strength, cold days, number of hours of sunlight, etc.. In all these cases, an index is made available (e.g., number of millimetres of rainfall in location X), and people can take a position in this index. Payouts, then, will follow the development of the index. For example, if a farmer sells rainfall futures, and rainfall falls below the index, he will receive X amount for each mm that the rainfall has fallen. Presumably, this will compensate him for all or part of the production loss that he suffered as a result of the rainfall deficit.
In principle, weather risk management instruments can allow farmers to obtain coverage against much of the “quantity” part of their revenue (revenue = quantity produced x price obtained), complementing their price risk coverage. But these markets are only just emerging, and even in the most developed market, in the United States, possibilities are still limited. Even if a market exists in a country, the problem of basis risk remains large: how well correlated are the production of a farmer in location Y and rainfall data in location X?
At least in the near future, as far as developing country agriculture is concerned, weather risk management is most likely to be used by those who are exposed to aggregate risk. For example, in India a micro-finance organization with an active agricultural loan portfolio, Basix, has used weather derivatives to manage the credit risk of its overall portfolio in a drought-prone region. Other than banks that wish to better manage their lending risks, input suppliers such as fertilizer companies or processors who depend on supply from a certain region could also act as aggregators, and lay off the aggregate weather risk on a futures or over-the-counter market.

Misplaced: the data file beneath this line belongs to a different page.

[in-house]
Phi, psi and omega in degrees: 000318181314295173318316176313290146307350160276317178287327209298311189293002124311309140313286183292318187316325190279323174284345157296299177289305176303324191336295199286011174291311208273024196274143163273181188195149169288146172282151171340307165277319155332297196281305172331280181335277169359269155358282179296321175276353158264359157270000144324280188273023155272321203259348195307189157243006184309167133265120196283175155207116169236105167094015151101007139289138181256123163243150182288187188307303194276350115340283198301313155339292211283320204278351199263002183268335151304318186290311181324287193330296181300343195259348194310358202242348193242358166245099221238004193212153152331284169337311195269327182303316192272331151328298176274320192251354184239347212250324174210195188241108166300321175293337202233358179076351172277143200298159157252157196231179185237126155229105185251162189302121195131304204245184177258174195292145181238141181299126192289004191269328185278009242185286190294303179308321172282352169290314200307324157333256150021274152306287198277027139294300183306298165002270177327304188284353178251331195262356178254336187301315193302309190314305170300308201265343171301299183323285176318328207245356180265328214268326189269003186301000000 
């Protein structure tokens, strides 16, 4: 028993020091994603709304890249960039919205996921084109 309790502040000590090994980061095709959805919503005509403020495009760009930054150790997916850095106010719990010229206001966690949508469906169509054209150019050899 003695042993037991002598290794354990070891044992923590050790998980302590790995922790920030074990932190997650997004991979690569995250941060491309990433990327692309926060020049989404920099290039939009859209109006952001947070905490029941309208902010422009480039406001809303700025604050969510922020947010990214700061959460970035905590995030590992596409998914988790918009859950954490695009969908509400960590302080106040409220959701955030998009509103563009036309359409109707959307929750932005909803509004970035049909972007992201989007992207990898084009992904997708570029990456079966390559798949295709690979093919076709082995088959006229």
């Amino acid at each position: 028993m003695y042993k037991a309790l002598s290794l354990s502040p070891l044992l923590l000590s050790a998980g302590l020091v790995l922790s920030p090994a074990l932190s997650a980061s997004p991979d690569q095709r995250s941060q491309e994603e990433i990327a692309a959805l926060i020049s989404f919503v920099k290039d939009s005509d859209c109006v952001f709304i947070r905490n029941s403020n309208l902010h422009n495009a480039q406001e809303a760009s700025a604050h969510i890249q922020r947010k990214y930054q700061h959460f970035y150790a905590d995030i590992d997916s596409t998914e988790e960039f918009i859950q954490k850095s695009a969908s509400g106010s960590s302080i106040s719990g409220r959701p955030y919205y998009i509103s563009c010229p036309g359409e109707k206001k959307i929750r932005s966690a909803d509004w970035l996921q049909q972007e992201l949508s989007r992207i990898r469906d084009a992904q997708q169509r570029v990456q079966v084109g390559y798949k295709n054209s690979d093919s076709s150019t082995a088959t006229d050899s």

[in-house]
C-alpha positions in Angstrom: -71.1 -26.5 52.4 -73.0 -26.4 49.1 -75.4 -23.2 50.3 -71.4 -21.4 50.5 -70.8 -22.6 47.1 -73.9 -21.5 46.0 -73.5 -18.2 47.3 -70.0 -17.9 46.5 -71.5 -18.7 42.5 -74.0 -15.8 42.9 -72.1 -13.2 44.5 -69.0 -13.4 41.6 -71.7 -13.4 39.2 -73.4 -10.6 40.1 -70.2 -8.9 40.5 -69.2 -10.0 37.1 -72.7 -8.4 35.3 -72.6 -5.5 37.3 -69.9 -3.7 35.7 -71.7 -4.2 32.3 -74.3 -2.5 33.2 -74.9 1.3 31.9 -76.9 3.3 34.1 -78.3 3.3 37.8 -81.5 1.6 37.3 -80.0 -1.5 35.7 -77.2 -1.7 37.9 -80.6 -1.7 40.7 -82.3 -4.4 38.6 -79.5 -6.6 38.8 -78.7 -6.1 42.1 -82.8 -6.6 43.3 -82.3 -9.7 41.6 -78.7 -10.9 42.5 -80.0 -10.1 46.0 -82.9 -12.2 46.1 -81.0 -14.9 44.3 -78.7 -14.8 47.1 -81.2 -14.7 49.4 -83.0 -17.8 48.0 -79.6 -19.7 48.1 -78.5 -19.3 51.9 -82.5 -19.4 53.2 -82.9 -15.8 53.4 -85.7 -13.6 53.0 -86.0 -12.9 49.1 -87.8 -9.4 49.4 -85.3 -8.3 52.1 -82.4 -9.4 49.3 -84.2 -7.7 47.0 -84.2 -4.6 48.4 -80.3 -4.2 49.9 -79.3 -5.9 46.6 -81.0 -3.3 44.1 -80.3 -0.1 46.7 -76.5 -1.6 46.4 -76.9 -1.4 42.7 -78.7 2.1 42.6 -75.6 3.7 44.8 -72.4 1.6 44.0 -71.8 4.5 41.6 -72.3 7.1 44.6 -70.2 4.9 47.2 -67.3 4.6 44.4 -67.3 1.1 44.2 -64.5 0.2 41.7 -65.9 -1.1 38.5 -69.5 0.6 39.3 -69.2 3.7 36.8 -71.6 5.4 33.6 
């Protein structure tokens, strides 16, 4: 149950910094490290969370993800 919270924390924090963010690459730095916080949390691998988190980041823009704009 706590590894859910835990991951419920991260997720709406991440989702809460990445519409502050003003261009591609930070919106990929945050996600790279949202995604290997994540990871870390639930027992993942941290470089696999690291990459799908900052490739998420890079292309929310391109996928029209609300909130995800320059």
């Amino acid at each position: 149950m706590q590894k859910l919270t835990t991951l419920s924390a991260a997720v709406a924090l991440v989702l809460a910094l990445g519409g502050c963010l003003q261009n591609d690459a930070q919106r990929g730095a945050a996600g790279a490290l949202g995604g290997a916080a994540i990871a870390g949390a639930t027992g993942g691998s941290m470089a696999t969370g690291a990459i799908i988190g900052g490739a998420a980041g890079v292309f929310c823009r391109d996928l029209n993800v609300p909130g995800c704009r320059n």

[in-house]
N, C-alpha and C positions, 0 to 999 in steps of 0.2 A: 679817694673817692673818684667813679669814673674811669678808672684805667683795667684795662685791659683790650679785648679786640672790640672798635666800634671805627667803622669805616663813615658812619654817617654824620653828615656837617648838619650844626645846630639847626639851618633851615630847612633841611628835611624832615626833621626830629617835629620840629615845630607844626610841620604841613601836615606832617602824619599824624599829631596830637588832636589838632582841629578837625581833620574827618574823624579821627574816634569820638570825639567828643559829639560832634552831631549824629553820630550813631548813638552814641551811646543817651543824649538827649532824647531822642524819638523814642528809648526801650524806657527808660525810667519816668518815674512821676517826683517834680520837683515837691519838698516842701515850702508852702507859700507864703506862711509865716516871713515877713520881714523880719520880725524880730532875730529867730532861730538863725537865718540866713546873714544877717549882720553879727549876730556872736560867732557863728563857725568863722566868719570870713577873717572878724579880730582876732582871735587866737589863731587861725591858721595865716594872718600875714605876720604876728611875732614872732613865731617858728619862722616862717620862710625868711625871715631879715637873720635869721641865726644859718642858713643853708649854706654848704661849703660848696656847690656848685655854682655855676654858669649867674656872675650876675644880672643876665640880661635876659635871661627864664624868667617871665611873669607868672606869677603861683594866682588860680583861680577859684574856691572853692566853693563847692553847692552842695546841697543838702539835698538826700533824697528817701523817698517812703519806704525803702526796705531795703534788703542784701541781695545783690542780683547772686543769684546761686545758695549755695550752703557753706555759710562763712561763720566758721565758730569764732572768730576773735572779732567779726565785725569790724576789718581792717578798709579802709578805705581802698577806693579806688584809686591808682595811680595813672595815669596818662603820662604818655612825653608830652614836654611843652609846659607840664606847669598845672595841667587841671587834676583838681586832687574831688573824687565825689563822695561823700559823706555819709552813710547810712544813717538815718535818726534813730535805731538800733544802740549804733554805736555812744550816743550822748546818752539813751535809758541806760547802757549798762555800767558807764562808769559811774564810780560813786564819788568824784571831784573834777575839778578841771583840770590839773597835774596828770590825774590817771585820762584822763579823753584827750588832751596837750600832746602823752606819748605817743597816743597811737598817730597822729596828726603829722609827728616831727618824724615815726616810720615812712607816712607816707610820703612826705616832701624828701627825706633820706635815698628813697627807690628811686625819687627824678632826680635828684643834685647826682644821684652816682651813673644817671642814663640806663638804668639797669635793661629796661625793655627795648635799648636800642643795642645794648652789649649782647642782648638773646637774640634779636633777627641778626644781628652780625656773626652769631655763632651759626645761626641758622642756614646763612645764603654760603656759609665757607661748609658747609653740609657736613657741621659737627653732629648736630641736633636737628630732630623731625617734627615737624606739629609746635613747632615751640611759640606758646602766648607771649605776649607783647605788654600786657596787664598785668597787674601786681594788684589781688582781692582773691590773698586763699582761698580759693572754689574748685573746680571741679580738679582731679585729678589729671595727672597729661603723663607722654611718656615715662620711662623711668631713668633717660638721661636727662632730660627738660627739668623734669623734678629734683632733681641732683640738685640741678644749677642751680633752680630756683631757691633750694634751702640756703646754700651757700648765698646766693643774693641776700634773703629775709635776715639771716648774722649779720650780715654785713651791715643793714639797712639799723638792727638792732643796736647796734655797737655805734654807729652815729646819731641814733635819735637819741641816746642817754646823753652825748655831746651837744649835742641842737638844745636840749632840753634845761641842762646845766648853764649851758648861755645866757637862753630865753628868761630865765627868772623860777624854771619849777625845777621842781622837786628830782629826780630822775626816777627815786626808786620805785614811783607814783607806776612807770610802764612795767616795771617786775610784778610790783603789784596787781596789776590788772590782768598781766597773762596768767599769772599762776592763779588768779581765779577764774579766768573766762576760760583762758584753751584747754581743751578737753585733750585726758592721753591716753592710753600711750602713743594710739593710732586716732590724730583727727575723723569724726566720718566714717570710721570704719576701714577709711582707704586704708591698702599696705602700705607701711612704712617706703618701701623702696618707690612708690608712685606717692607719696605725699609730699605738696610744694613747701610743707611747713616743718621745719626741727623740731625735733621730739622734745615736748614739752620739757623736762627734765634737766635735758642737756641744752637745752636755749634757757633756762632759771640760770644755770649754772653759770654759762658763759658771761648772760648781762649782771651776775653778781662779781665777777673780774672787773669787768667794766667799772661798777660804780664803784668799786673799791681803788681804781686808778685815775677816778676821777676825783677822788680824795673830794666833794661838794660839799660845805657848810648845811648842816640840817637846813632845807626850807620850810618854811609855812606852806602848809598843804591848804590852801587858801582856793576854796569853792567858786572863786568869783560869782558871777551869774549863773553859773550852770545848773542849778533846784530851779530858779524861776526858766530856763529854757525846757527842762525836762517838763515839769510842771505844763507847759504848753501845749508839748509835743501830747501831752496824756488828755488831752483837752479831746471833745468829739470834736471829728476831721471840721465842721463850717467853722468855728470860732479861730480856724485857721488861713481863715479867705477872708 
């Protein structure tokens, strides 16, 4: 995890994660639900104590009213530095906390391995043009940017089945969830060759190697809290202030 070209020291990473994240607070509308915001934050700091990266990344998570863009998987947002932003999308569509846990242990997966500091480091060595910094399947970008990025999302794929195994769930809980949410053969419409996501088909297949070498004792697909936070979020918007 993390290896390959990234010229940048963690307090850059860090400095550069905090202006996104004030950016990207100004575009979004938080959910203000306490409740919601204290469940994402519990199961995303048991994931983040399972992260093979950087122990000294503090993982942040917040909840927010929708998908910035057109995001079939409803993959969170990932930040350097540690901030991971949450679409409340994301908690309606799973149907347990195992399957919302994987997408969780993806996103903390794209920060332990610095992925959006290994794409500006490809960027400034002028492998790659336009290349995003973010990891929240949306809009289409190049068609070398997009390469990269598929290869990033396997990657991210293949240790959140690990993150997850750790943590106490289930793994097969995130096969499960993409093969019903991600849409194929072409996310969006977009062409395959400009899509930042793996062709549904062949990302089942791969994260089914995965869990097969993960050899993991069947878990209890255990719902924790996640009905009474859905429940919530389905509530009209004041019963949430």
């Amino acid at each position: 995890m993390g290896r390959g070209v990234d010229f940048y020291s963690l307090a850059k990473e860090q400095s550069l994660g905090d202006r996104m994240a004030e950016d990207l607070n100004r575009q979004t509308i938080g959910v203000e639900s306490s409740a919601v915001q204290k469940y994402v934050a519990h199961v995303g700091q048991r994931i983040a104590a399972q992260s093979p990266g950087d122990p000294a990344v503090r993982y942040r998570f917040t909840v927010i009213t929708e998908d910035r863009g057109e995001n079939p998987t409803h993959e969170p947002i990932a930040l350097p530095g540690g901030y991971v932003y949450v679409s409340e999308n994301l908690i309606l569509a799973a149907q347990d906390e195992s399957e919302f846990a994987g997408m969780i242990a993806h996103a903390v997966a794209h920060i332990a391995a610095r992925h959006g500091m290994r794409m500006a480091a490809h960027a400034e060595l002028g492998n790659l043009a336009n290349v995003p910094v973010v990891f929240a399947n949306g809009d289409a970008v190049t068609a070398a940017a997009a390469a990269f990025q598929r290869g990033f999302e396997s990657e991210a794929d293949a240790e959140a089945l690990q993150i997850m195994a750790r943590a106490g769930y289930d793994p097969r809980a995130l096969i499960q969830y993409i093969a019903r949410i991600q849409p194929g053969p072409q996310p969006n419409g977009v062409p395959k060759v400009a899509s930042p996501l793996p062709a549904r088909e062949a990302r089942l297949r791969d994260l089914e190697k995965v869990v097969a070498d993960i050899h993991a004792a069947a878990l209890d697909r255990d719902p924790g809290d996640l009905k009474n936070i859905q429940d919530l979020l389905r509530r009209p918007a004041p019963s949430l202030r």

The principal such tool is the average price option, also called Asian option. One would normally expect that such options fit best with the farmers’ pattern of sales: relatively small quantities spread out over a period of several weeks or a few months. A cooperative may bundle farmers’ deliveries for sale to traders, but the price is then normally based on an average of recent prices, not just the day’s price. Asian options are cheaper than exchange- traded options.
There are many other tools, some of which may well fit with a farmers’ association’s price exposure. Zero cost options combine the purchase of put options with the sale of call options, which implies that the producer is paying for the price insurance by giving up their potential gain from price increases above a certain level. In a modified version of this, participation options, he has some of the potential upside. Knock-out options, which are options that automatically disappear once a certain price level is reached, could be a possibility for cooperatives with a well-established reputation on international markets, who are able to sell forward long before the start of the harvest. For input supply programs, binary (digital) options can be a good fit (they provide for a single payment once a certain price level has been breached—so a fertilizer distributor could use it as a marketing ploy, selling on credit but with the proviso that the farmer does not need to reimburse if coffee prices fall below a certain level).
Price risk management can also be retailed under the guise of vouchers—similar, in a way, to lottery tickets. They could be sold on a stand-alone basis, or packaged together with other goods or services—for example, fertilizers. If such vouchers are distributed regularly, it is possible that an active secondary market is created, making it possible for farmers to chose themselves their optimal level of price risk management.